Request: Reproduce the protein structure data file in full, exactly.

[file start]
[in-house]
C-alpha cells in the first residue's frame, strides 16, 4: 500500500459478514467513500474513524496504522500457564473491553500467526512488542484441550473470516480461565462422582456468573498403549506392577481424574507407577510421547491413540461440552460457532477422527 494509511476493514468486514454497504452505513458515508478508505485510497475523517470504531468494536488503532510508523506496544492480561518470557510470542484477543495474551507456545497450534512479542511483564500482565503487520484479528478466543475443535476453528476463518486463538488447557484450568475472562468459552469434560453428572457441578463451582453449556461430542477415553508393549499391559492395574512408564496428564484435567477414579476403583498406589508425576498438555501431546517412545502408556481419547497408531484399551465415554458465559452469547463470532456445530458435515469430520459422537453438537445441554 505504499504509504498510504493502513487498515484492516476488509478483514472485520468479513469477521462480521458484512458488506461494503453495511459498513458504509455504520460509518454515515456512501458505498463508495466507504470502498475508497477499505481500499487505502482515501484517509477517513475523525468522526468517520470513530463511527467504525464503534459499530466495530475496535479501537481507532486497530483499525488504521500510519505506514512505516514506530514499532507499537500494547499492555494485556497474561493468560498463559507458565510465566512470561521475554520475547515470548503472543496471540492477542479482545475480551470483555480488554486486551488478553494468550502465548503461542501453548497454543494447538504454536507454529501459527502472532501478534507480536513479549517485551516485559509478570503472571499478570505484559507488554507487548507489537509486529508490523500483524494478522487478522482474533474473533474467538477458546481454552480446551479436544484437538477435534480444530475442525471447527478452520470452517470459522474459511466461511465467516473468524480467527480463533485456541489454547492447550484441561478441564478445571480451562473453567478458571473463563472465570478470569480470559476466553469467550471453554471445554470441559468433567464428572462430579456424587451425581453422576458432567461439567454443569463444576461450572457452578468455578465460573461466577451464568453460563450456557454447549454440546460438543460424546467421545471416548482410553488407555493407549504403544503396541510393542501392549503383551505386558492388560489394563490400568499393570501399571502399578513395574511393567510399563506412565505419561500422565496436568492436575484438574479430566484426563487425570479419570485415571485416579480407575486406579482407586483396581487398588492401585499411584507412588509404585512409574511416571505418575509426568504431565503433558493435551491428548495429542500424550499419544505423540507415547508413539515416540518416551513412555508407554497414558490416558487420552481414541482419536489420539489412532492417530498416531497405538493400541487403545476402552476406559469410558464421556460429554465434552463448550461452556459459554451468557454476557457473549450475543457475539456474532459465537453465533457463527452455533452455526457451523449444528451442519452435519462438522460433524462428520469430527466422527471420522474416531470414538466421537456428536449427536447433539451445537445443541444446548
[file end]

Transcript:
[in-house]
C-alpha cells in the first residue's frame, strides 16, 4: 500500500459478514467513500474513524496504522500457564473491553500467526512488542484441550473470516480461565462422582456468573498403549506392577481424574507407577510421547491413540461440552460457532477422527 494509511476493514468486514454497504452505513458515508478508505485510497475523517470504531468494536488503532510508523506496544492480561518470557510470542484477543495474551507456545497450534512479542511483564500482565503487520484479528478466543475443535476453528476463518486463538488447557484450568475472562468459552469434560453428572457441578463451582453449556461430542477415553508393549499391559492395574512408564496428564484435567477414579476403583498406589508425576498438555501431546517412545502408556481419547497408531484399551465415554458465559452469547463470532456445530458435515469430520459422537453438537445441554 505504499504509504498510504493502513487498515484492516476488509478483514472485520468479513469477521462480521458484512458488506461494503453495511459498513458504509455504520460509518454515515456512501458505498463508495466507504470502498475508497477499505481500499487505502482515501484517509477517513475523525468522526468517520470513530463511527467504525464503534459499530466495530475496535479501537481507532486497530483499525488504521500510519505506514512505516514506530514499532507499537500494547499492555494485556497474561493468560498463559507458565510465566512470561521475554520475547515470548503472543496471540492477542479482545475480551470483555480488554486486551488478553494468550502465548503461542501453548497454543494447538504454536507454529501459527502472532501478534507480536513479549517485551516485559509478570503472571499478570505484559507488554507487548507489537509486529508490523500483524494478522487478522482474533474473533474467538477458546481454552480446551479436544484437538477435534480444530475442525471447527478452520470452517470459522474459511466461511465467516473468524480467527480463533485456541489454547492447550484441561478441564478445571480451562473453567478458571473463563472465570478470569480470559476466553469467550471453554471445554470441559468433567464428572462430579456424587451425581453422576458432567461439567454443569463444576461450572457452578468455578465460573461466577451464568453460563450456557454447549454440546460438543460424546467421545471416548482410553488407555493407549504403544503396541510393542501392549503383551505386558492388560489394563490400568499393570501399571502399578513395574511393567510399563506412565505419561500422565496436568492436575484438574479430566484426563487425570479419570485415571485416579480407575486406579482407586483396581487398588492401585499411584507412588509404585512409574511416571505418575509426568504431565503433558493435551491428548495429542500424550499419544505423540507415547508413539515416540518416551513412555508407554497414558490416558487420552481414541482419536489420539489412532492417530498416531497405538493400541487403545476402552476406559469410558464421556460429554465434552463448550461452556459459554451468557454476557457473549450475543457475539456474532459465537453465533457463527452455533452455526457451523449444528451442519452435519462438522460433524462428520469430527466422527471420522474416531470414538466421537456428536449427536447433539451445537445443541444446548